Women’s Basketball: Pitt still winless in Big East

Jasper Wilson | January 22, 2012    

In order to maintain its morale following the worst loss in its history — a 76-point loss to… In order to maintain its morale following the worst loss in its history — a 76-point loss to Notre Dame — the Pitt women’s basketball team decided to begin the season all over again.

Redshirt sophomore Ashlee Anderson said the Panthers are trying to harness the motivation that comes at the beginning of a fresh season.

“When you start off at the beginning of the season, it’s like motivation. Like OK, it’s a new season,” Anderson said. “Now we can take the positives out of the situation because we started 0-0 for the new season. So … our mindset was to win every game from this point on.”

The new start didn’t go as planned.

The Panthers (8-12 overall, 0-7 Big East) fell to West Virginia (14-5, 4-2 Big East) 54-43 at the Petersen Events Center on Saturday afternoon.

In terms of its new season, Pitt is 0-1. But the Panthers have really lost six games in a row and are still searching for their first win in the Big East.

Pitt head coach Agnus Berenato barely acknowledged the record-setting loss to the Fighting Irish.

“That’s in the past, that’s history, and I don’t want to have any comment on that,” she said. “We started a new season today. We’re 0-1.”

Anderson and the Panthers started their new season aggressive on offense, but that aggression failed to translate into points against the Mountaineers.

West Virginia’s suffocating defense caused problems for Pitt as the Mountaineers jumped into passing lanes and turned subsequent scoring opportunities into points.

Berenato commented on the game’s physicality and said turnovers hurt the Panthers, particuarly in the first half.

“If you pick up the ball in a deadball situation, [the Mountaineers] just smother you,” Berenato said. “And when you take a team that has never played against that, we can tell them all we want, and we can do it with our kids and our practice kids, but it’s not the same.”

Although the turnover margin between the two teams was slim, West Virginia capitalized on Pitt’s mistakes, and the Panthers couldn’t do the same.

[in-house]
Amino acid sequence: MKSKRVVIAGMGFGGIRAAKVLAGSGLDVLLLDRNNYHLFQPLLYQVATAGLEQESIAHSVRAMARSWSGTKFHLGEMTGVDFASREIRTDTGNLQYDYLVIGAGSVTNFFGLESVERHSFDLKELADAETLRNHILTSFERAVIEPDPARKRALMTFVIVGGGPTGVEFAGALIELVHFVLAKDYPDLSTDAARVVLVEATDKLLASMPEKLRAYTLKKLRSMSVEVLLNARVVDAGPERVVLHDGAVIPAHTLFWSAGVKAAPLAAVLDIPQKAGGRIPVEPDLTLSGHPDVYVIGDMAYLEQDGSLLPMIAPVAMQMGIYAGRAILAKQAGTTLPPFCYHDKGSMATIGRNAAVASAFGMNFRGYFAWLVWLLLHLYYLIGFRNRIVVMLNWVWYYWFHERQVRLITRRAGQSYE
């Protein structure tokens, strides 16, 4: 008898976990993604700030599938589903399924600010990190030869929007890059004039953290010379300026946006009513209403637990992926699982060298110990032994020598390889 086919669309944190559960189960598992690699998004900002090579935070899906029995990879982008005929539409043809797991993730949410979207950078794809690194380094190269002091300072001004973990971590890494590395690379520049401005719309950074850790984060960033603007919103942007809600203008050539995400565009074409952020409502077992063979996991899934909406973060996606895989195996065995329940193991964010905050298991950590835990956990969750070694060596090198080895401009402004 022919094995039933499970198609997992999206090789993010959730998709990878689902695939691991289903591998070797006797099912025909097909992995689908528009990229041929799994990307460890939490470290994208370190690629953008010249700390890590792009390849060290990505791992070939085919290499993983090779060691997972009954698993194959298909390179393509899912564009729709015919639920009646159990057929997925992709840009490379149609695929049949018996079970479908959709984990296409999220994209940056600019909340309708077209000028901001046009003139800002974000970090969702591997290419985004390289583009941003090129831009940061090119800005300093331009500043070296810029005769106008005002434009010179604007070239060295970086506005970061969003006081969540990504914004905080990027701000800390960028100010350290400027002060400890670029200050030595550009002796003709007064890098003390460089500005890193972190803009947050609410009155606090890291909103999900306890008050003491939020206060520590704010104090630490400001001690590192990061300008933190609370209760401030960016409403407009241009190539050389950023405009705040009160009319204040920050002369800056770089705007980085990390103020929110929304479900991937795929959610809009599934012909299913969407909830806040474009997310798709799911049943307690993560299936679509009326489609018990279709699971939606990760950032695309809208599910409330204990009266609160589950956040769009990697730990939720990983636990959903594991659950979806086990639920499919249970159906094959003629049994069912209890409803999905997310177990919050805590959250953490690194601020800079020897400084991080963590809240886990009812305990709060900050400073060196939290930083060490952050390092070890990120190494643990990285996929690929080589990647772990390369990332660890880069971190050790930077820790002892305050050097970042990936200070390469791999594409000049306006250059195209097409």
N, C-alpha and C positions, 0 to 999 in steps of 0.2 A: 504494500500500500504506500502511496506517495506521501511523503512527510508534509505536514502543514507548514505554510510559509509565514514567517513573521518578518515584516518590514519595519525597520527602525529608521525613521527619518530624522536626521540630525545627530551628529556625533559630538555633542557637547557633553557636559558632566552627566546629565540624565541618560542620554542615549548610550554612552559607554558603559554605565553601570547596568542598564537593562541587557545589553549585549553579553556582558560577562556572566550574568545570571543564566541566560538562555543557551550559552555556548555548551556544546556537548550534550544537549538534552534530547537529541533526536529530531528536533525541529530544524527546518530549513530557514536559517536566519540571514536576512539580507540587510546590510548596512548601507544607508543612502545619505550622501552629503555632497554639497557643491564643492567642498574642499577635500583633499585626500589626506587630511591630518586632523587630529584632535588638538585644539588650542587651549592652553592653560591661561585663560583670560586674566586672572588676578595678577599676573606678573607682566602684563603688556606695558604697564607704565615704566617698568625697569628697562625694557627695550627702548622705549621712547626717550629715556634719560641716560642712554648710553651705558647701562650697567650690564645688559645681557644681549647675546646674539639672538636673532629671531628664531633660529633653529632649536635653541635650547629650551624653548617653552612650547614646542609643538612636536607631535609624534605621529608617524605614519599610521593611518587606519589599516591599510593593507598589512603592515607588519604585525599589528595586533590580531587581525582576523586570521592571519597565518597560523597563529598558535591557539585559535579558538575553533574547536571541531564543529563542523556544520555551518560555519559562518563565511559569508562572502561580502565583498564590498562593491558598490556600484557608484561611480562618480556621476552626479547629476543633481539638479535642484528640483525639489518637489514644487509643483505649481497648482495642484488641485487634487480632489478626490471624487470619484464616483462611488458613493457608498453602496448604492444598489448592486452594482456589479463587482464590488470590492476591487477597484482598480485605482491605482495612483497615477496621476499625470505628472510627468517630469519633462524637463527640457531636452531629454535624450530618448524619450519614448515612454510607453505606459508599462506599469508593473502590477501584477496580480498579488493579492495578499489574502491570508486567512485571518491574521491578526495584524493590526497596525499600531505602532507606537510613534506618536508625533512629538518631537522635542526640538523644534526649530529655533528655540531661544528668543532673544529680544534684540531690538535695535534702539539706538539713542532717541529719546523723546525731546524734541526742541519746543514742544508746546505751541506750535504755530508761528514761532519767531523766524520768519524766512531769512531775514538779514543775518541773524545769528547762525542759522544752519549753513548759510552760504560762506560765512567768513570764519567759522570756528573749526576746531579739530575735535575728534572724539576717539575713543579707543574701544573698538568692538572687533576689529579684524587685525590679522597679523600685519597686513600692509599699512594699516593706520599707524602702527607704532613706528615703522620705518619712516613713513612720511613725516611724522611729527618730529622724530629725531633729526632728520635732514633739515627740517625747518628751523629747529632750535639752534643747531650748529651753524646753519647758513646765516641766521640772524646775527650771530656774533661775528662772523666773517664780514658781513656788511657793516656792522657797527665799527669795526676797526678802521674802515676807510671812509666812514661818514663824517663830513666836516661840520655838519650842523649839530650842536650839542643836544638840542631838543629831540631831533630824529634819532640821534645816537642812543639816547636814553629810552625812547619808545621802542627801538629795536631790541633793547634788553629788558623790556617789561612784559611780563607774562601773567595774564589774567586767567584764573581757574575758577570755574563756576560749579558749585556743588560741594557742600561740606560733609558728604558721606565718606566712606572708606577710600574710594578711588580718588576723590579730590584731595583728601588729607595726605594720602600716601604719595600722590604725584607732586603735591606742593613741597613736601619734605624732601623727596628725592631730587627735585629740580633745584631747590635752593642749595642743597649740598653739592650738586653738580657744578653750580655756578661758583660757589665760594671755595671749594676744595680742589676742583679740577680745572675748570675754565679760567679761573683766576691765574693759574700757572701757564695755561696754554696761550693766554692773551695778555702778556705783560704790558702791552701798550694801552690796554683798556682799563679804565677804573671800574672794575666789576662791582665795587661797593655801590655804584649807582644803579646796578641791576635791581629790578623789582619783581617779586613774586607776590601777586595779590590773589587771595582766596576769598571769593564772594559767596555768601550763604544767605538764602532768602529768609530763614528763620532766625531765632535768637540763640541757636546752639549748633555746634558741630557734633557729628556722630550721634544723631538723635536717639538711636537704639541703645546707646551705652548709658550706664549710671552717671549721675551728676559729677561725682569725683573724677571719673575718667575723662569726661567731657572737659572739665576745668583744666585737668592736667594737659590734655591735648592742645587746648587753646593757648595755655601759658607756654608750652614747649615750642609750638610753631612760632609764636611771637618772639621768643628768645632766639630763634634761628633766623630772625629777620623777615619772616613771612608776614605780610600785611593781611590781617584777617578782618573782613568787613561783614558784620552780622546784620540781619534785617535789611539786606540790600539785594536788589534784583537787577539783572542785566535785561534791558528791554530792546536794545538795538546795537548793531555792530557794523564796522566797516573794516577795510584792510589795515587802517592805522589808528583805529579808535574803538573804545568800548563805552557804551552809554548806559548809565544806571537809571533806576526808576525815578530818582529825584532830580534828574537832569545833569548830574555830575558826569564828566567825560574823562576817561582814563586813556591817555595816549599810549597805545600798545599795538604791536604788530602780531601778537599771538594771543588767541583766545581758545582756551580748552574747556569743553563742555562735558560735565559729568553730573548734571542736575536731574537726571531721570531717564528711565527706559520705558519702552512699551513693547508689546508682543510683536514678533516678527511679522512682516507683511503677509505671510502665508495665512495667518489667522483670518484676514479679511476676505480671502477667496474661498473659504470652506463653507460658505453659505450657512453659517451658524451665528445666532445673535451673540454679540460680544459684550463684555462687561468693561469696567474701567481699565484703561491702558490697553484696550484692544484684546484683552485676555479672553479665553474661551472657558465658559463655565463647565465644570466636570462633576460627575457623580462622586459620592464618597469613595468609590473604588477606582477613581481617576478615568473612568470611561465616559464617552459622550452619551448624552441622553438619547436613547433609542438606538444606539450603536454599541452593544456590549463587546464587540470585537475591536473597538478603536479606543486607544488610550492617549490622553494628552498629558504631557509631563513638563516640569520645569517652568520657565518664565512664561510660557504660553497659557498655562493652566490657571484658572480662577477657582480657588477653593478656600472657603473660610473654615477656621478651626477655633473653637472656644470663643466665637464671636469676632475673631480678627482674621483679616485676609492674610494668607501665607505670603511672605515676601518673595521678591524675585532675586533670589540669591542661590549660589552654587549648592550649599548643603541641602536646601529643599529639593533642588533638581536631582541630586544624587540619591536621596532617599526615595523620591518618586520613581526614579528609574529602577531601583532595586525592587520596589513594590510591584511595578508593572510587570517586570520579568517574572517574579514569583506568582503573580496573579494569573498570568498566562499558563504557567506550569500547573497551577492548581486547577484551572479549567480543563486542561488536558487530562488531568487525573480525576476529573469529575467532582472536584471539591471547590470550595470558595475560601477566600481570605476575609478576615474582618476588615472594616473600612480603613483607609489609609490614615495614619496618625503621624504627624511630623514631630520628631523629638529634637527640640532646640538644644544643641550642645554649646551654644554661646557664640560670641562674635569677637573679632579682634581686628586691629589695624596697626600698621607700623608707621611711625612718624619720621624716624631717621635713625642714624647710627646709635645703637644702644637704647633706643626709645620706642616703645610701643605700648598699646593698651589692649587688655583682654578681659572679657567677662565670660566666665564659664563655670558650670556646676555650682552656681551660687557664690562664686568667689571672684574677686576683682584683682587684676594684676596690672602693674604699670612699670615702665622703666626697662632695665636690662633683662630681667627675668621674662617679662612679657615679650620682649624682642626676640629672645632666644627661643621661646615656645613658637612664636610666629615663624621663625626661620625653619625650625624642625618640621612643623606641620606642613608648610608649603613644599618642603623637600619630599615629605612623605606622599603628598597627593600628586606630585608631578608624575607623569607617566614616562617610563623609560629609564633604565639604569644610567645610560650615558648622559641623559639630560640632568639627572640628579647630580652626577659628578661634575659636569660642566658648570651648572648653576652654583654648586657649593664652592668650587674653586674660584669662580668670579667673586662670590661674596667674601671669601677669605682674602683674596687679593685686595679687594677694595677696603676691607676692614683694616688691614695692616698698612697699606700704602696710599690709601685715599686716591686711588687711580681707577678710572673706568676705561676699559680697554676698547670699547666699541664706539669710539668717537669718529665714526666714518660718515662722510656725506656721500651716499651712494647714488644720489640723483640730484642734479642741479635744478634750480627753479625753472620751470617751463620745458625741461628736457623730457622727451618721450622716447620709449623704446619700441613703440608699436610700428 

Pitt scored just 10 points off 18 Mountaineer turnovers, while West Virginia scored 26 points off 17 Pitt turnovers.

Anderson said she saw a difference defensively in the second half once Pitt started making its shots. The Panthers shot 30.8 percent from the field and 83.3 percent from the foul line in the second half as opposed to 24.7 percent and 66.7 percent, respectively, in the first half.

“Once we started making our shots we were able to force them into turnovers because we were able to set up in our press or even just get a good defensive stop,” she said.

Pitt went 4:30 in the first half without a basket, and West Virginia went on a 10-0 run during that span to take a 14-4 lead.

The Panthers had no answer for West Virginia redshirt sophomore Christal Caldwell, who led all scorers with 17 points and grabbed 12 rebounds.

“She’s the kid that hurt us,” Berenato said. “She made the difference.”

West Virginia head coach Mike Carey said he thought Caldwell should have shot more given the success she had against Pitt’s defense.

“She was hot,” Carey said. “You get hot; you just keep shooting.”

Carey’s squad, while not as young as Pitt’s, has eight underclassmen on the roster. The Panthers, made up of all freshmen and sophomores, are the youngest team in Division I.

At this point in the season, Carey refused to use West Virginia’s inexperience as an excuse after getting outscored 27-22 in the second half.

“We just don’t use that as an excuse any more,” Carey said. “You play in the Big East. You got to get better, you got to compete, and you got to make the plays. Nobody in the Big East cares [how young you are]. They don’t care if you’re all freshmen and sophomores. They’re gonna try and beat you as bad as they can.”

Mountaineer junior Asya Bussie had her way with Pitt’s post players, scoring 12 points and grabbing seven rebounds.

Pitt went scoreless during the last seven minutes of the first half, allowing the Mountaineers to stretch a 22-15 lead into a 32-16 halftime advantage.

Berenato said the Panthers put themselves in a hole with the two scoreless stretches in the first half.

“The first half we missed probably 11 shots in the paint,” Berenato said. ”Our players were there, and they were able to get to the rim and we missed the shots.”

The Panthers shot just 24.1 percent from the field, shooting 7-29 in the first half.

West Virginia ranks fifth in the nation in points allowed (49.1 ppg). Pitt managed to find open looks despite the Mountaineer’s defense, but the players couldn’t capitalize.

Pitt sophomore Kyra Dunn said she realized that failure to convert hurt the Panthers.

“We had shots, and it was just a matter of making our shots, just a matter of focusing,” Dunn said. “And today it was really tough [for] us just to put the ball in the basket … They weren’t taking away our shots. It was just us.”

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